Posted in Dolls

by Ruby Lane

Each generation of children from 1900 through 2000 has had a special doll or toy that thrilled the hearts of little girls and boys. These early life attachments remain deeply rooted in the consciousness, often making these dolls and toys the sought-after collector’s items of their adult lives.

Today’s marketplace is vibrant with these beloved characters of the past and following the trends in today’s toy marketplace could very well point the way to the collector items of the future.

1900s – 1920s

In the early years of the 20th century the Teddy bear was a new item. One hundred years later it remains a staple of the nursery and is the pinnacle of many a toy collector’s prizes.

At almost the same moment in time both the established German company of Steiff and a fledgling US company which would be called Ideal Novelty & Toy Co. hit upon the idea of manufacturing stuffed bears. The marketing of this toy was fueled by a popular news item in the press of the time. The 1902 story reported an incident in which President Theodore Roosevelt, while on a hunting trip, refused to shoot a bear which had been beaten and tied to a tree by his hunting scouts. The President felt this behavior was unsportsmanlike and the public raised a cheer for his action. Calling the new bears Teddy’s bears or Teddy Bear was an ideal tie-in (pun intended!) to this popular story.

The Ideal Novelty & Toy Co. rose from humble beginnings as a candy store to become one of the largest toy companies in the USA thanks to its first product the Teddy Bear. The hunting incident involving President “Teddy” Roosevelt was satirized by Washington Post political cartoonist Clifford Berryman. Author Seymour Eaton wrote a series of children’s books which started with The Roosevelt Bears, Their Travels and Adventures.
In Germany Richard Steiff developed a jointed plush bear which is as beloved today as it was in 1909. The bear at left here is a replica bear issued by Steiff in a limited edition in 2002. Today Teddy bears are made by too many companies to name individually. The bear shown on the right is by the Vermont Teddy Bear Company.

During the 1910s another icon of the toy world was born, her name was Raggedy Ann. The story of Raggedy Ann was first told by Johnny B. Gruelle in 1914. Family lore held that the character of Ann was based on an old rag doll found in the attic by Gruelle’s young daughter, Marcella. The original publisher of the Raggedy Ann stories was the Volland Co. and it wasn’t long before they asked Gruelle for dolls to go along with his books. On September 7, 1915 Mr. Gruelle was granted design patent number 47,789 for Raggedy Ann and copyrighted her name. The first Raggedy Ann dolls were made by members of the Gruelle family. Before long the Volland Co. took over the production of both Raggedy Ann and her friend Andy.

The rights to produce Ann and Andy have been licensed by a number of companies over the years. In 1934 Molly-es International Doll Company began making Raggedy Ann dolls when it received requests from its wholesale customers for this doll which was no longer being made by Volland. What Molly-es did not realize was that Johnny Gruelle had already begun licensing negotiations with the Exposition Doll and Toy Co to make Authorized Raggedy Ann dolls. After a 3-year court battle Molly-es was ordered to stop production the dolls but by then Exposition Doll and Toy company had been put out of business. From 1938 to 1962 the Georgene Novelties Co. made their versions of the dolls. In 1962 the Knickerbocker Co. took over Raggedy Ann’s production. This company has been sold and reorganized and is now owned by Hasbro which still makes Raggedy Ann and her friends through both their Applause and Palyskool divisions.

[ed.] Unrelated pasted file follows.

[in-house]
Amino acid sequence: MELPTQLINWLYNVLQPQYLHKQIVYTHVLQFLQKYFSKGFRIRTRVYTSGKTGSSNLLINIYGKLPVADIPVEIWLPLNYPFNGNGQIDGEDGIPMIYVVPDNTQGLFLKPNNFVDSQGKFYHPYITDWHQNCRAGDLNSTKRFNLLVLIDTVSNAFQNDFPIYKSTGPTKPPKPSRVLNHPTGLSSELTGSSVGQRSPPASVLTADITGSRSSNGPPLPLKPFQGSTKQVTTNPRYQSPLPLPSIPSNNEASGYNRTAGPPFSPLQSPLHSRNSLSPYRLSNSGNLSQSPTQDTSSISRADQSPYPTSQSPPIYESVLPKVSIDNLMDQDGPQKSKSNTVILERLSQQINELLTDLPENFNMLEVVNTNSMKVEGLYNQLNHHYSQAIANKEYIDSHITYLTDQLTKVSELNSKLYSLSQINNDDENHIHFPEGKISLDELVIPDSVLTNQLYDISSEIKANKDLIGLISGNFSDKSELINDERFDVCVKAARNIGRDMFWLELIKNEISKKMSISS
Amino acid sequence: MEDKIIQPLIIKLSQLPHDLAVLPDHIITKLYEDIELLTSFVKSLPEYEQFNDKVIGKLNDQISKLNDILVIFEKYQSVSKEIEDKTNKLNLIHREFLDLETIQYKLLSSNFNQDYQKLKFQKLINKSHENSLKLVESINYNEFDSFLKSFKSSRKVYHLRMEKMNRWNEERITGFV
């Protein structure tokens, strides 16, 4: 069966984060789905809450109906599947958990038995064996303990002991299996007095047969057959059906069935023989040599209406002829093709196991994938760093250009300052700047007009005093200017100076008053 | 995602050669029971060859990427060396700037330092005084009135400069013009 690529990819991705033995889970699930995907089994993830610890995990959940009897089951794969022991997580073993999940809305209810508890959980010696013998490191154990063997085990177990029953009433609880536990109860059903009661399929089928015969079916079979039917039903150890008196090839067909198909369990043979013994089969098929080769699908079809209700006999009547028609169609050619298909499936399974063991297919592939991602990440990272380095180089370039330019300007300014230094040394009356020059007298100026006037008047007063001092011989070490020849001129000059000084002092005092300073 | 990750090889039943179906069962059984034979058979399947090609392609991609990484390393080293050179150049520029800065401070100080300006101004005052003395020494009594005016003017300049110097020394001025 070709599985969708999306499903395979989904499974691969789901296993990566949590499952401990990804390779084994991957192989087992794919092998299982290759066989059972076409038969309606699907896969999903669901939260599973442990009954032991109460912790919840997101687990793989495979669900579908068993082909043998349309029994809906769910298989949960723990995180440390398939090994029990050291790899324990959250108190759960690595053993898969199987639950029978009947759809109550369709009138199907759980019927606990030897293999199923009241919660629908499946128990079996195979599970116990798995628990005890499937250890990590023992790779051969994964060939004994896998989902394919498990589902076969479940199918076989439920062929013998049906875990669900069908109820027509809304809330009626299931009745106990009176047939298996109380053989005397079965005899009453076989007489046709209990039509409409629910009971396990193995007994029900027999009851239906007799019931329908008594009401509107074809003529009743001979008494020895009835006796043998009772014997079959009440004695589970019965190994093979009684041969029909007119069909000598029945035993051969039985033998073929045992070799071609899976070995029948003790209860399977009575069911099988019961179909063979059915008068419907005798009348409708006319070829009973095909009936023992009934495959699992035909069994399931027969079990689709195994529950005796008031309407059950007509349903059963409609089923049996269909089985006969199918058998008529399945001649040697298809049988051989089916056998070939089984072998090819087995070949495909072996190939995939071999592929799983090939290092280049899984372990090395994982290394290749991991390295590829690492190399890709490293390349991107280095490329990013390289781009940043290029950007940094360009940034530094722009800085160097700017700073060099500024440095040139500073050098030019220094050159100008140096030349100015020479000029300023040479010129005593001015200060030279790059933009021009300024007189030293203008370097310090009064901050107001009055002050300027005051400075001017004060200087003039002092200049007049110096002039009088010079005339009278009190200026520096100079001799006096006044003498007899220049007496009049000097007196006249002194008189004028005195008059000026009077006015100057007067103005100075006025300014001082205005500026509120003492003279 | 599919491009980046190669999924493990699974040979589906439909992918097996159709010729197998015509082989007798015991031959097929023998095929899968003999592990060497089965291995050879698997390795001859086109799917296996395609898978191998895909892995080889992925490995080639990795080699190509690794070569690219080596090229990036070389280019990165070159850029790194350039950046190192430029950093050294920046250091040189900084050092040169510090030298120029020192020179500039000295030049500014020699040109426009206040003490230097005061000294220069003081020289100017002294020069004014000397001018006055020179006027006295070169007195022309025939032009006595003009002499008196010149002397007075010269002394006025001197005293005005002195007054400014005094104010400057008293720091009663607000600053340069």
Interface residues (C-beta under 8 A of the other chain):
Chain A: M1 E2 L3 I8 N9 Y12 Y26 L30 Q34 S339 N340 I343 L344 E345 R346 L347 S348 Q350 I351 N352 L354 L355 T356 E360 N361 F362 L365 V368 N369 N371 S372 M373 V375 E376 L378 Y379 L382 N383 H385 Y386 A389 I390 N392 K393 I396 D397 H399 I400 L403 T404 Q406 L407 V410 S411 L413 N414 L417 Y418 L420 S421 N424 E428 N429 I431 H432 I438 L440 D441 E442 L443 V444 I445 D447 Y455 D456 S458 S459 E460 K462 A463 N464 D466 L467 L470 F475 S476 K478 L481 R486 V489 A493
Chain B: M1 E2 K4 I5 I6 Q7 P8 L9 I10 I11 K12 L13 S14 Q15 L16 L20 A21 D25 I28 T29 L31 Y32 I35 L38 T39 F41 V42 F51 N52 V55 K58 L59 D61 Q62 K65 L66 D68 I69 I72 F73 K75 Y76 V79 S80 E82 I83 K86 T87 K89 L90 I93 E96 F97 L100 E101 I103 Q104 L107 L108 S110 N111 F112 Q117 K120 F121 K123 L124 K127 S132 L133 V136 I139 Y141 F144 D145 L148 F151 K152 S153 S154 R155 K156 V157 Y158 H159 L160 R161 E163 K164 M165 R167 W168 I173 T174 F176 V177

The Volland Company first published Gruelle’s Raggedy Ann book series and they made the doll show here on the left. The doll’s popularity was such that even a youngster named Shirley Temple enjoyed playing with one. The McCall Pattern Company has produced many patterns for home sewers to make Raggedy Ann doll over the years.

Another famous and much-loved doll was brought to the public during this era when Grace Storey Putnam sculpted a realistically molded baby doll to represent a three-day old infant. Putnam called her doll the Bye-Lo Baby. After initial failed attempts to interest various doll companies in her design she finally struck a bargain with toy distributor George Borgfeldt & Co. Borgfeldt drawing on his connections in the industry had bisque heads made by German makers such as Hertel & Schwab, Kestner, Kling, others.

The doll would become so popular that in 1923 Christmas shoppers stood in line to buy them. These dolls would continue to be made in the ensuing decades out of materials as diverse as wax, wood, composition, and vinyl. In the 1960s and 70s most collectors of antique dolls vied to own examples of Bye-Lo babies.

1930s – 1940s

Two stars of the cinema created public sensations in the decade of the 1930s. One was a curly-topped child actor named Shirley Temple and the other was a personality from the newly emerging genre of animated film with synchronized sound, his name was Mickey Mouse.

Morris Mitchom’s Ideal Novelty and Toy Co. (after 1938 known as Ideal Toy Co.) was quick to secure the rights to produce a doll in the likeness of Shirly Temple. Ideal turned to doll world sculptor Bernard Lipfert to create the models for this doll. First released as a composition doll with sleep eyes and a curly mohair wig, Shirley soon became their best seller. The clothing used for these dolls was made by another American company called The International Doll Co. of which Mollye Goldman was the founder. The Shirley dolls ranged in size from 11″ to 27″ and had costumes based on Shirley’s various movie roles as well as other outfits.